My experience with Hudgell was absolutely incredible from start to finish, particularly with Mobeena, the solicitor behind my case. She was thorough and efficient, keeping me informed at all time. I couldn’t recommend her and the company more, it was dealt with in such a professional manner with great speed too. Thanks Mobeena and thank you to the company!
5 Stars
Anna Buchanan
We had our holiday sickness claim dealt with by Anne and her team, they made everything so easy for us and kept us in the loop with all developments. Would i recommend this solicitors, hell yeah they was an absolute pleasure to work with.
5 Stars
David Arnell
Completed an online enquiry form. They called back and stated that they were too busy to take the case on! So why allow online enquiries? Clearly an unreliable and useless firm
1 Stars
Michelle Clarke
Chris Trousdale was the one of the youngest miscarriages of justice victims as a result of the Post Office Horizon scandal.
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What is the definition of a death in custody?

A death in custody refers to a person who has died whilst in the custody of the state – such as the police, prison service or any other authority.

The following circumstances are all examples of situations where the ‘death in custody’ definition applies:

  • When detained for the purposes of a search.
  • Under arrest at a police station.
  • Held as a prisoner in a police station or prison.
  • Under arrest by a police officer, regardless of where you are.
  • In any other lawful detention centre, such as an immigration or detention centre.
  • As a result of being shot by a police officer, regardless of where it happened.
  • Whilst a child or young person is being held in custody for their own protection.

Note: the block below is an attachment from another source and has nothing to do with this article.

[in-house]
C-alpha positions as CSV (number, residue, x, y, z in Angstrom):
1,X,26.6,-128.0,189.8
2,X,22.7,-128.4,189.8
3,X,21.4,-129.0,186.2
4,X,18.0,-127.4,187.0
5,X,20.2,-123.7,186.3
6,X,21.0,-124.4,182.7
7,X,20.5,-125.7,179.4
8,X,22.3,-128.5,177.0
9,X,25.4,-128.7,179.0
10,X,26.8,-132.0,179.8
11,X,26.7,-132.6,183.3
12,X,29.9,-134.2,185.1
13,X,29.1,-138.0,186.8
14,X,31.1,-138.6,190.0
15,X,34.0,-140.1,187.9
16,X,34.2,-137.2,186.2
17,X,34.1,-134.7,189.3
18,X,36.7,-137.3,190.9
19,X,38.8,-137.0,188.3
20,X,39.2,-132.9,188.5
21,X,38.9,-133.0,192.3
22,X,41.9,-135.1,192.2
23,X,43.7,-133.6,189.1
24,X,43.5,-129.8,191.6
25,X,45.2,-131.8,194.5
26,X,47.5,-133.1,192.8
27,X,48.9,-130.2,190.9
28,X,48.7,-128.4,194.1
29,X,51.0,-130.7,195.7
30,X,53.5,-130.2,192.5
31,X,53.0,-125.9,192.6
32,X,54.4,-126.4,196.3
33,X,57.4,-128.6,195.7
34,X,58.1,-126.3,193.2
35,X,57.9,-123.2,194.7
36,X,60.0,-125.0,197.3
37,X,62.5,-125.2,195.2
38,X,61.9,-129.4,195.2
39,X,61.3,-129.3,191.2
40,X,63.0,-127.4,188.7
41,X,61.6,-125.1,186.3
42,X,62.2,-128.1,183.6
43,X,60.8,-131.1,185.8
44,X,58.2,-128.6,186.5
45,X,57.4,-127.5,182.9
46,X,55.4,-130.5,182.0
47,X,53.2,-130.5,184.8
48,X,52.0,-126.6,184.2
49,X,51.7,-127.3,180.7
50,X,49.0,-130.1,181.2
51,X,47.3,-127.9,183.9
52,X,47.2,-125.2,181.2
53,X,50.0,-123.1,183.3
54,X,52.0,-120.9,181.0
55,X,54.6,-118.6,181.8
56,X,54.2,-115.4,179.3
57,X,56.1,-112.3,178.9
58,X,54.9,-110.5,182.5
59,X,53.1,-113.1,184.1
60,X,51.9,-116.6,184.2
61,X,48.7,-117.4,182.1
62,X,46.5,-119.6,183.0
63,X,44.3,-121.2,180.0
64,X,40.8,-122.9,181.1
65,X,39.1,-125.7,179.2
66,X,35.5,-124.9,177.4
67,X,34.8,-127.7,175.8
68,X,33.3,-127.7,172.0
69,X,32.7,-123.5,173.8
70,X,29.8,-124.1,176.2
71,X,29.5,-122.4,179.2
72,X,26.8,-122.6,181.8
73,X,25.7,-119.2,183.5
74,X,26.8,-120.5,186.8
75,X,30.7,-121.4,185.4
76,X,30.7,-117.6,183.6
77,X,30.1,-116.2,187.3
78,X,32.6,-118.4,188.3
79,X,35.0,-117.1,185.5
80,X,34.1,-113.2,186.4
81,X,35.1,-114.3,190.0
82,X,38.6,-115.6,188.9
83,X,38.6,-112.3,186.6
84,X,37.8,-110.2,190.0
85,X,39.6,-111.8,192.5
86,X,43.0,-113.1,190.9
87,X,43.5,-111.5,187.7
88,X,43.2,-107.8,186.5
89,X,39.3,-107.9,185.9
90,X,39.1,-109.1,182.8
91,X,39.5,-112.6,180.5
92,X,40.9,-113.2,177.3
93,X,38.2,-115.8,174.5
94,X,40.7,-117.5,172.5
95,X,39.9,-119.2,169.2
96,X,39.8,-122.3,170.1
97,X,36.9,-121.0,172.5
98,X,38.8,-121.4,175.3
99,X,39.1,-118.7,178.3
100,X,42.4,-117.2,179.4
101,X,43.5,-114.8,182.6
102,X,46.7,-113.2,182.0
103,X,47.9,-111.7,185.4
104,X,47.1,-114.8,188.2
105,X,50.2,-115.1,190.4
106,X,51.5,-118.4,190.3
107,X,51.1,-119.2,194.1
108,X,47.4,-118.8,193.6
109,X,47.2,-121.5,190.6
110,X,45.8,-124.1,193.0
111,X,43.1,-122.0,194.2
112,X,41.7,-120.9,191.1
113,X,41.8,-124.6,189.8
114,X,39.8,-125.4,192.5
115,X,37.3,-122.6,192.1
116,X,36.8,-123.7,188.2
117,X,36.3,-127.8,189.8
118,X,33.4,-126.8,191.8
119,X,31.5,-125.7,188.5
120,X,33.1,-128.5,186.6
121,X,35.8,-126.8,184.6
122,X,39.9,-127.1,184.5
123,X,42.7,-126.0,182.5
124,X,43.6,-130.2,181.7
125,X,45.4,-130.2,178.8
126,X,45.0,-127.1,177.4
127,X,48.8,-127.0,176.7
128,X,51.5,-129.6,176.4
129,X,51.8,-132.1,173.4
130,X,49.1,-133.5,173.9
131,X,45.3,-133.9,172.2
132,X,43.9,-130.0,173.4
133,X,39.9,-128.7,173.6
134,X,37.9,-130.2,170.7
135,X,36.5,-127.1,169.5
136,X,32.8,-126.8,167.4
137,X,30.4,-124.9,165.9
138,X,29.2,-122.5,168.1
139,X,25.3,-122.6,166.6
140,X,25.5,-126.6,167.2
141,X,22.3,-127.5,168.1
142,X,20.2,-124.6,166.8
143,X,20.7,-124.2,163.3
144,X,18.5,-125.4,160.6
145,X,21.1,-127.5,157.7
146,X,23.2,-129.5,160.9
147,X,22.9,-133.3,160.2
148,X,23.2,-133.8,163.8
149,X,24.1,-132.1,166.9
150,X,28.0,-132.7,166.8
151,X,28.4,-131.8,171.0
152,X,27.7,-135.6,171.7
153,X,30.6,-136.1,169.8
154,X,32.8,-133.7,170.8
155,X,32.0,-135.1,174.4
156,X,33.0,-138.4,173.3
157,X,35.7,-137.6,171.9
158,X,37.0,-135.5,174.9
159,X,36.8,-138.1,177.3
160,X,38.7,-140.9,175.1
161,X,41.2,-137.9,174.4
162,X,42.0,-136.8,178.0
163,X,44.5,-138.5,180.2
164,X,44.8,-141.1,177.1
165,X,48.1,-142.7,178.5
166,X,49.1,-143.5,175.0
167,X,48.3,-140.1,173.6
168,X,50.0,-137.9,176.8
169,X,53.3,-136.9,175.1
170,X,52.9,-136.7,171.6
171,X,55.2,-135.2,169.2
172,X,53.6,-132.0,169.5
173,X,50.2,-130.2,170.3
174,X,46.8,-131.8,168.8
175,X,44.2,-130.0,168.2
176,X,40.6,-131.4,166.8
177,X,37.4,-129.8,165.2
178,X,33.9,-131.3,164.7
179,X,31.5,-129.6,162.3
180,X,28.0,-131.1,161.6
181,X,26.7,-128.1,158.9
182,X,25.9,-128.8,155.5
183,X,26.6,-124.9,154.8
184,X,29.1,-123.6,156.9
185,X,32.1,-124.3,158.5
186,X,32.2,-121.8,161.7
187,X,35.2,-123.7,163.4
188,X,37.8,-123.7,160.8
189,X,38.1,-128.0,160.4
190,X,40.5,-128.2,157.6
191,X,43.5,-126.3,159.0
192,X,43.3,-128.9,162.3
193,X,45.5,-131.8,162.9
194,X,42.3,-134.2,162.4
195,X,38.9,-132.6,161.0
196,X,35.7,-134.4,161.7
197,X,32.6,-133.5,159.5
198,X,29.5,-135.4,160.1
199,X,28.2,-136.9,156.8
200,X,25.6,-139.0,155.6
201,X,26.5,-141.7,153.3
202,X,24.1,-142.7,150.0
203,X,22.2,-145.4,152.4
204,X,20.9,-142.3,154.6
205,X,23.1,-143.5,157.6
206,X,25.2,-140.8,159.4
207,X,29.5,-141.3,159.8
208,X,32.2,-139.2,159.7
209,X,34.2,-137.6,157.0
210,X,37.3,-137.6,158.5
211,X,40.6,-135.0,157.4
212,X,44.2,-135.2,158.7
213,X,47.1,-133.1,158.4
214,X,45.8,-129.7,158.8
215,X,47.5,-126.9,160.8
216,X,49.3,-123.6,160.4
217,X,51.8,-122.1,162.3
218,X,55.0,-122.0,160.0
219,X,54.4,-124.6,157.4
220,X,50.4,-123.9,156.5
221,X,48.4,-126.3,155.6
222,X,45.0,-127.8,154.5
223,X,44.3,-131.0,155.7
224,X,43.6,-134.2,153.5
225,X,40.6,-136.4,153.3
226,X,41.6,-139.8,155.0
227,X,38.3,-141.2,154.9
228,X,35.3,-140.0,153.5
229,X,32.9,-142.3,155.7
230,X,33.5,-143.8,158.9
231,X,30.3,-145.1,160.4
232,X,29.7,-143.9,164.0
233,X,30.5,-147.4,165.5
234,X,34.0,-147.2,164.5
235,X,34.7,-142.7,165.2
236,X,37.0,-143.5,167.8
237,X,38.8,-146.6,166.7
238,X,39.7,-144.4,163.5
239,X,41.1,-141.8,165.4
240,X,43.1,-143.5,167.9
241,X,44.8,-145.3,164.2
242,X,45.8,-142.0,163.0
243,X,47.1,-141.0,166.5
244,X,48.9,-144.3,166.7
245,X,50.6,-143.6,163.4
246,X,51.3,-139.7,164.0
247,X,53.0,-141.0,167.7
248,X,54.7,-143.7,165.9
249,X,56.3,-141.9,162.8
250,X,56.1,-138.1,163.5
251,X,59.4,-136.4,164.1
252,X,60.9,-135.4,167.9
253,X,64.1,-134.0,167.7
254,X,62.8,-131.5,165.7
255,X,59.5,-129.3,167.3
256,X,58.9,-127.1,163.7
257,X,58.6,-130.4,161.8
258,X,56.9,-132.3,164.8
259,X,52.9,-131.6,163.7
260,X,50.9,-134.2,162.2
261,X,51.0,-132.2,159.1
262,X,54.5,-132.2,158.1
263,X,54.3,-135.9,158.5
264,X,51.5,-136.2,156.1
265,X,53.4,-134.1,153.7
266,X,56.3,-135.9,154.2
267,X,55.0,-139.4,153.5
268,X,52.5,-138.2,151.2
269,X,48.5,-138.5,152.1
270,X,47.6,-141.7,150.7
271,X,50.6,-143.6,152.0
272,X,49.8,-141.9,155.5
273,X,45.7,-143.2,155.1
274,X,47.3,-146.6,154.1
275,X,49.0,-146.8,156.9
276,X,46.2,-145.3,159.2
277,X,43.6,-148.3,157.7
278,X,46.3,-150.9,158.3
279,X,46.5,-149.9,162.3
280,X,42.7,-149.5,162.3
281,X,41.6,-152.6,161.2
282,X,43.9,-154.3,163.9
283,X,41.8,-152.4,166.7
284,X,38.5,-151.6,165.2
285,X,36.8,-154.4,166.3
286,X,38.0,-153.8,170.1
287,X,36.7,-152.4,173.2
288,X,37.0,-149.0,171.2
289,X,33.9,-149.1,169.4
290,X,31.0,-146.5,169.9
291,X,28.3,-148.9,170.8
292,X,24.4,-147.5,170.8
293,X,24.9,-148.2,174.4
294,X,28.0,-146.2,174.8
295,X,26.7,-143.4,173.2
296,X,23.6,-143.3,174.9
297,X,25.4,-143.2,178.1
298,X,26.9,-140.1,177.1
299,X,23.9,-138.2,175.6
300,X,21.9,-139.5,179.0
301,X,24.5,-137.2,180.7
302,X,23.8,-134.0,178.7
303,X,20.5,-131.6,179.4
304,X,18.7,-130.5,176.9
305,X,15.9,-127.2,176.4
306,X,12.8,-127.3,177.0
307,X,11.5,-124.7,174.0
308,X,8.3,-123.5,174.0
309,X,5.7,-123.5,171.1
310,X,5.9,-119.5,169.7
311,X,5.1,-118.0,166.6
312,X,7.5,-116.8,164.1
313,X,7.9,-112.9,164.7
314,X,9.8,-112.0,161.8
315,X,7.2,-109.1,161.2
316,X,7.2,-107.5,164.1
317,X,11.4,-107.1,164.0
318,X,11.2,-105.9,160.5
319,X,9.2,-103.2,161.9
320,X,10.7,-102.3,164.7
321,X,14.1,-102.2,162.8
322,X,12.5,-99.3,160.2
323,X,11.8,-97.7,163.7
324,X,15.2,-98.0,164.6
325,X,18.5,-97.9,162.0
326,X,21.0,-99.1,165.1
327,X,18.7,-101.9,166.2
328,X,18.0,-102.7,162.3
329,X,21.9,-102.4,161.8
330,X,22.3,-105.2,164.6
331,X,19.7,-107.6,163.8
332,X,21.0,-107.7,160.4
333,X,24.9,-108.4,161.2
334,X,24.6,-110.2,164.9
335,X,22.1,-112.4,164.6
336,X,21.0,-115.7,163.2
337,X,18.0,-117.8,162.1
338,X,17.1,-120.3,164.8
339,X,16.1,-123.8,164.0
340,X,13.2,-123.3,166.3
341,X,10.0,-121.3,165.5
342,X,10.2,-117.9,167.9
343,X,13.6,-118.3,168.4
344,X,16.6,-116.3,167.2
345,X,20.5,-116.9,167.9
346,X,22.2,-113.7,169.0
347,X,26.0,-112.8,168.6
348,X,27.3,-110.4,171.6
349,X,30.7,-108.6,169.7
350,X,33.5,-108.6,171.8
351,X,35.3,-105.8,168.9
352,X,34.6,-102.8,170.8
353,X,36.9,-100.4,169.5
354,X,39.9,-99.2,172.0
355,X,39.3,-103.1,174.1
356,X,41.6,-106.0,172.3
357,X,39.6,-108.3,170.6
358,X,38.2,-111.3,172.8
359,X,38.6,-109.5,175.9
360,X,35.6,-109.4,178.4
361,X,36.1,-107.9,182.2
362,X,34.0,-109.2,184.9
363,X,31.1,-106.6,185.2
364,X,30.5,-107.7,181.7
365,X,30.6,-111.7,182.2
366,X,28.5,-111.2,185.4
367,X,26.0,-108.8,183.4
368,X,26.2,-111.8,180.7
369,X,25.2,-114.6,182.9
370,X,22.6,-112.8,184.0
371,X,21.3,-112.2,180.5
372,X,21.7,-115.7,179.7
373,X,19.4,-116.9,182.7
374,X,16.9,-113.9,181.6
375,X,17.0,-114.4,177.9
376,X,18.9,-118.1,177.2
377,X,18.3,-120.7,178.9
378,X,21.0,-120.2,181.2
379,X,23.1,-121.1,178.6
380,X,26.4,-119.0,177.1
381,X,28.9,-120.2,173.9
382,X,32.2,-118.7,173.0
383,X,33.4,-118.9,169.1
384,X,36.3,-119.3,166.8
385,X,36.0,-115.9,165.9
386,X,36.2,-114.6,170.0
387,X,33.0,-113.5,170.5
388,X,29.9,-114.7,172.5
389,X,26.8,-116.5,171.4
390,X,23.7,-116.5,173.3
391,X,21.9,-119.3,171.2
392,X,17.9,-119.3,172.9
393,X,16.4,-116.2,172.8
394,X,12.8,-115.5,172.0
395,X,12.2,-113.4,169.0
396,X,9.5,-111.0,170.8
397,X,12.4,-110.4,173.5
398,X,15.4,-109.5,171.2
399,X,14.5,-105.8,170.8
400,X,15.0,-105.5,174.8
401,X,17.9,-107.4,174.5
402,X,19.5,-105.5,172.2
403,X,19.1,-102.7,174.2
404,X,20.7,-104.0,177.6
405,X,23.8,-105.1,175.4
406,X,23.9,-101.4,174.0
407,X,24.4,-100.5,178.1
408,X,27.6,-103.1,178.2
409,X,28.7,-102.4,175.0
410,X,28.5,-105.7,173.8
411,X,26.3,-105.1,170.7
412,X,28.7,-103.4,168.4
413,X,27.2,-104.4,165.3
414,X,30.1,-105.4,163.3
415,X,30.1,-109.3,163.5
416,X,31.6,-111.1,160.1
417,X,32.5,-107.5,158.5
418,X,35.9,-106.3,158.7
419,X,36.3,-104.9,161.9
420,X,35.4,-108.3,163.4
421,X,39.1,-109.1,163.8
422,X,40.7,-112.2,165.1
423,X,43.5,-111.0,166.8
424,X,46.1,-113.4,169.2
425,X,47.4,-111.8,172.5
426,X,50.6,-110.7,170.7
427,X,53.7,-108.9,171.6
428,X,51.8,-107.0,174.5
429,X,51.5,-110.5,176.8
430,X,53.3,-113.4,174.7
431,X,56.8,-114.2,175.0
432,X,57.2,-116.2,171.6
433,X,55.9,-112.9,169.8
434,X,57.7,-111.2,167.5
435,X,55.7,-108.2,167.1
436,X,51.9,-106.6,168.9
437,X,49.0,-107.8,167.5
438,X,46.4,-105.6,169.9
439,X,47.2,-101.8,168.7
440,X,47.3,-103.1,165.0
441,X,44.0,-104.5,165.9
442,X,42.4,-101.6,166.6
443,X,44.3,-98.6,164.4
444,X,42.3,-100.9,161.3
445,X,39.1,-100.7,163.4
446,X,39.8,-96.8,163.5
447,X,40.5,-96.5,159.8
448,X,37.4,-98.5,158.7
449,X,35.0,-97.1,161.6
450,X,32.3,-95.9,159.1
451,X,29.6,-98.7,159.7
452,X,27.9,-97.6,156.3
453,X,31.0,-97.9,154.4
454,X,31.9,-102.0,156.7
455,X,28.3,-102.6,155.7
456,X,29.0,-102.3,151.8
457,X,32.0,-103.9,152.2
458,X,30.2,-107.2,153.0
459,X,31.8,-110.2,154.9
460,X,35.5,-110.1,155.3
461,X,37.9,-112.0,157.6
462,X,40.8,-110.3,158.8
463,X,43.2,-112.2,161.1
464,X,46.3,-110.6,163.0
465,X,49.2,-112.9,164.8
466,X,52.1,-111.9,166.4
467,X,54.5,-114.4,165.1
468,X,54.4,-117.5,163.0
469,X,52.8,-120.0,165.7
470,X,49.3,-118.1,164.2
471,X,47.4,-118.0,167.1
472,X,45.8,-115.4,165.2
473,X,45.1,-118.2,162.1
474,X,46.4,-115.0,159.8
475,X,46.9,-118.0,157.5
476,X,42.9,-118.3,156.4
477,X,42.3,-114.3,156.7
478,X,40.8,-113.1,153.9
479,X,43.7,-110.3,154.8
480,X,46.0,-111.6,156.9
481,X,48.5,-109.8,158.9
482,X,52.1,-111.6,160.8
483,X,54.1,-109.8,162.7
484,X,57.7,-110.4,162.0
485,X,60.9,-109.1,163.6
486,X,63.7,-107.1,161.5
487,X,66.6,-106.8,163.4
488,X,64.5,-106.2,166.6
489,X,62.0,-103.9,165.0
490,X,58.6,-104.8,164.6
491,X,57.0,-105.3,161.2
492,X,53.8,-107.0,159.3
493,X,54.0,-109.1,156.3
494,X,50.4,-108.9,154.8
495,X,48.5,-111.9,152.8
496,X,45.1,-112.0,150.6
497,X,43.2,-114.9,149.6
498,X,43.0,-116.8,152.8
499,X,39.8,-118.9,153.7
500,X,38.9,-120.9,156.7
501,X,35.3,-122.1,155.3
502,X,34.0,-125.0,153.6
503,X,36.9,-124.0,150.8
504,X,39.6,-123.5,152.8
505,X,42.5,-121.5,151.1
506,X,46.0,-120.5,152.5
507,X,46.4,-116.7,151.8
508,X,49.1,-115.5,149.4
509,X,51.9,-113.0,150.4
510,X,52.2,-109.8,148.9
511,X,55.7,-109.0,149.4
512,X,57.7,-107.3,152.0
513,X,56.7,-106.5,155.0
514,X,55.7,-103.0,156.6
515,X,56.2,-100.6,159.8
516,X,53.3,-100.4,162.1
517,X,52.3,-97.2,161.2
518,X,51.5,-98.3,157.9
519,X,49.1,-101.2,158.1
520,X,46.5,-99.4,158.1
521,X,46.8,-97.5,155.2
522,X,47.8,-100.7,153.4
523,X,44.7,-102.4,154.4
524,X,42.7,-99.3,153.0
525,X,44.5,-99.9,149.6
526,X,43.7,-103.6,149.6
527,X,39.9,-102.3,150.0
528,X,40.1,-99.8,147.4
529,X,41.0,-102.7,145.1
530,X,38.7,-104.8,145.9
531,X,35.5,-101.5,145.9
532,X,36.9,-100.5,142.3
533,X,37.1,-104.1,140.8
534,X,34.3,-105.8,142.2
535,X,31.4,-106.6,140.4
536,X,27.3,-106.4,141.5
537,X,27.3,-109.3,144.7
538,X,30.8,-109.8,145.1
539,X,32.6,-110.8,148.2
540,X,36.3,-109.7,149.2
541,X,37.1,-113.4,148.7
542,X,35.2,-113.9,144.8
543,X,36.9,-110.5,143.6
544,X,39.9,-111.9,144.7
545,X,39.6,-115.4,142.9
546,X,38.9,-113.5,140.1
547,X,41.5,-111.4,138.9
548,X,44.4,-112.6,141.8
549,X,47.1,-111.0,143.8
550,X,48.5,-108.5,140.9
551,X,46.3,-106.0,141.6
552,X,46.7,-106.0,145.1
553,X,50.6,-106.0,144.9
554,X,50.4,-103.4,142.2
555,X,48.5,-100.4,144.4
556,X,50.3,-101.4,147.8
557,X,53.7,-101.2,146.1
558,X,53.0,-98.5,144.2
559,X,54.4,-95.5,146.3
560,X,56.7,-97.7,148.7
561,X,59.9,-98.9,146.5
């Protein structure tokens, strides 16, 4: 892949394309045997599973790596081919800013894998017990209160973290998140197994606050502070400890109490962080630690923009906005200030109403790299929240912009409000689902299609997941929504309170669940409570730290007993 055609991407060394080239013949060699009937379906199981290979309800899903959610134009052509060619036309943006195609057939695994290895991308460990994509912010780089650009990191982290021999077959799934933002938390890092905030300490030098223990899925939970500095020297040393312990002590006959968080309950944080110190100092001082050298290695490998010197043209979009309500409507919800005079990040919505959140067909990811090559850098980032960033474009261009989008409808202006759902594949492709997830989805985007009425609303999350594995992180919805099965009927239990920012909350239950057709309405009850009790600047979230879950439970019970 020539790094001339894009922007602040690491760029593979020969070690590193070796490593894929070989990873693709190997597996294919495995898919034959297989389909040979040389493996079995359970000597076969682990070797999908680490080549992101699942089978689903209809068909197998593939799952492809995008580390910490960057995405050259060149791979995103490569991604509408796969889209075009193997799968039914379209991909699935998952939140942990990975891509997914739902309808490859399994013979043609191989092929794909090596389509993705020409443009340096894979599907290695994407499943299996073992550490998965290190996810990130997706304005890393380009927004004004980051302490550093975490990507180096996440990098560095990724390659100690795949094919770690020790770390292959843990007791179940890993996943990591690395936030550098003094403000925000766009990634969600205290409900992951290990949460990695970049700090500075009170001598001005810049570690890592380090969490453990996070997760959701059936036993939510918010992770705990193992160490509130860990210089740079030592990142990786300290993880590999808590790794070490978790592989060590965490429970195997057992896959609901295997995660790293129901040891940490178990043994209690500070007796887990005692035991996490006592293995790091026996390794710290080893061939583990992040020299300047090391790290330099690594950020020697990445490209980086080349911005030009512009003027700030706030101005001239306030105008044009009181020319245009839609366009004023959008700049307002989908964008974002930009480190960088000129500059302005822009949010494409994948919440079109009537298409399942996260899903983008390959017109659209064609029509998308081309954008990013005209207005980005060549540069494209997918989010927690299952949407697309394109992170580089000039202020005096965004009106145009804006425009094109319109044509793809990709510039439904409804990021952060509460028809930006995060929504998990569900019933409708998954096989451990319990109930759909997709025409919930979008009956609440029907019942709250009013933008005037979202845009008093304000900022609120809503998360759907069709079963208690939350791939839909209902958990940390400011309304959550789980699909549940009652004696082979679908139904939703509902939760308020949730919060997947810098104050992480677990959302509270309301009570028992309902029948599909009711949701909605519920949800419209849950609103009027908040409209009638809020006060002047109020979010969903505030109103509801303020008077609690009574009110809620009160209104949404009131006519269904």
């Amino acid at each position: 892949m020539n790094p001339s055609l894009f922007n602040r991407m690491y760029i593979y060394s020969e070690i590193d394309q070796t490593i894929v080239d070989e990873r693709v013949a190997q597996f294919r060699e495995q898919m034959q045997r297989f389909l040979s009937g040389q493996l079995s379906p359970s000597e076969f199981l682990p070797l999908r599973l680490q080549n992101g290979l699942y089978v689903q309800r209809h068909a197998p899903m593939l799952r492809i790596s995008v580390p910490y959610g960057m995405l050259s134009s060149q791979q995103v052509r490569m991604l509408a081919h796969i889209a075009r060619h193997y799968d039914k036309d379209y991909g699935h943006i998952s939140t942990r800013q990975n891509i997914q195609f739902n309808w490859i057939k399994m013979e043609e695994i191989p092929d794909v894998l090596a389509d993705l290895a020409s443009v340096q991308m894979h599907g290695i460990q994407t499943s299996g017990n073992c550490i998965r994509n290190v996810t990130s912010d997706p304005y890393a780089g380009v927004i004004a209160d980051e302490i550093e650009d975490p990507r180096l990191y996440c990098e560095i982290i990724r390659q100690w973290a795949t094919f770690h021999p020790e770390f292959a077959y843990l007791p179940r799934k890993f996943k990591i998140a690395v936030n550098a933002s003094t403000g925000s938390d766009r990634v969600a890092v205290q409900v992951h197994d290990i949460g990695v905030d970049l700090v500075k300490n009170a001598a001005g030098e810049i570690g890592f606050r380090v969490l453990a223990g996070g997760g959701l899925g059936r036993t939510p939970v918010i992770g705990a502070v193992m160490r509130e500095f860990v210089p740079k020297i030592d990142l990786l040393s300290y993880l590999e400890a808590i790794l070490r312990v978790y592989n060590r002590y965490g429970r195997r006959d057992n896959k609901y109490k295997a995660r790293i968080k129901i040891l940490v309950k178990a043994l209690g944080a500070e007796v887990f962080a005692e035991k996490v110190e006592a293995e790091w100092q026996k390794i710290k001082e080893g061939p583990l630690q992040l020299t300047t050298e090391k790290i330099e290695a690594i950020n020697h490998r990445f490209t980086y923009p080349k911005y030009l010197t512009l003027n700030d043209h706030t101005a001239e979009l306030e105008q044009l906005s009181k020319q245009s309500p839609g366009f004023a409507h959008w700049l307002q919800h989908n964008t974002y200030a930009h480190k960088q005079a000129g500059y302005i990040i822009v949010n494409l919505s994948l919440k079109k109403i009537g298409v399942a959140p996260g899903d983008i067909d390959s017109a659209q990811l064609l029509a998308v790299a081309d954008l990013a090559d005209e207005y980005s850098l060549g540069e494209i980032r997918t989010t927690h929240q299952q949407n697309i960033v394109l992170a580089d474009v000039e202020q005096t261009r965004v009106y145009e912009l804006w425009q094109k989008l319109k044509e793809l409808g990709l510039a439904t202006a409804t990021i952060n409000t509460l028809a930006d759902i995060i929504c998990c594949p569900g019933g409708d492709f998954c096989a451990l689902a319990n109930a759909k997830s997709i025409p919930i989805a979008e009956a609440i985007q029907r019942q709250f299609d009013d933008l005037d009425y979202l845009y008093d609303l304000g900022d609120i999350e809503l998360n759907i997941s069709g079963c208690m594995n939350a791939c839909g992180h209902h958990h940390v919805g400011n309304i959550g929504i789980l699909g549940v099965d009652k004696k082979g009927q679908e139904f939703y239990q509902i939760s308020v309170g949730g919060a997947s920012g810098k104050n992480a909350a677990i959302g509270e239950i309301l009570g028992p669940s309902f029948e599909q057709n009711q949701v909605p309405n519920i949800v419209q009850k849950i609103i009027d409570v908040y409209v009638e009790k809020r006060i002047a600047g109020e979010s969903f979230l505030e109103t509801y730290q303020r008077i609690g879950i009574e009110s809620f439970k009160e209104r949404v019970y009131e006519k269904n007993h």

Because this is a complex subject area, there are also a couple of exceptions to the rule.

In these cases, a ‘death in custody’ still applies if:

  • The death happened after any ‘contact with the police’ where the death may be linked to the contact which took place.
  • A suicide or a death following a fight between prisoners – if there is an indication that a prison officer or other person with state authority has been negligent and failed to prevent the death.

In all of these incidents, except fatal police shootings, the identity or employment of the person who caused the death does not matter. So, if a person dies because a police doctor is negligent when issuing medical treatment whilst in custody, that is still classed as a ‘death in custody’.

If a death happens in a road traffic incident whilst under arrest it is not a death in custody – even if they were heading to a police station in a police car.

A death in custody cannot be declared when the victim is compulsorily detained under the Mental Health Act 1983 – unless they are still in police custody and waiting to be transferred to a medical facility.

Why can death in custody compensation claims be made?

Under article 2 of the Human Rights Act, everyone should be afforded the ‘right to life’ at all times – along with the right to be treated fairly, equally and with dignity.

This means every UK police force and detention authority is required to take reasonable steps to protect an individual if they know, or ought to know, that there is a real and immediate risk to their life.

Unfortunately, these safeguards are not always followed and police forces can often face criticism and investigation by the Independent Office for Police Conduct (IOPC) for failing in their duty.

What is the time limit for making a claim?

Timescales to make claims vary dependent upon the type of claim. As a general rule, a damages claim arising from a death in custody will be pursued under the Human Rights Act, which has a 12 months limitation period.

However, there are circumstances in civil liberties cases where time limits can be extended, so we’d advise calling a member of our team as soon as possible.

If you’d like to discuss how we would pursue a case on your behalf, please get in touch and talk to us in complete confidence.

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Alternatively, call us now on 01482787771

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Victoria Richardson

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Hudgell Solicitors comment on the Civil Justice Quarterly Statistics

The Ministry of Justice (MOJ) have now published the quarterly civil justice statistics covering July to September 2020. These latest stats show us that Civil Justice actions continue to remain below pre-Covid levels and in particular, County Court claims were down 47% on the same period in 2019 however this was driven by a 50% […]

3 min read time

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Feel free to give us a call or begin your claim online

Alternatively, call us now on 01482787771

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Death in Custody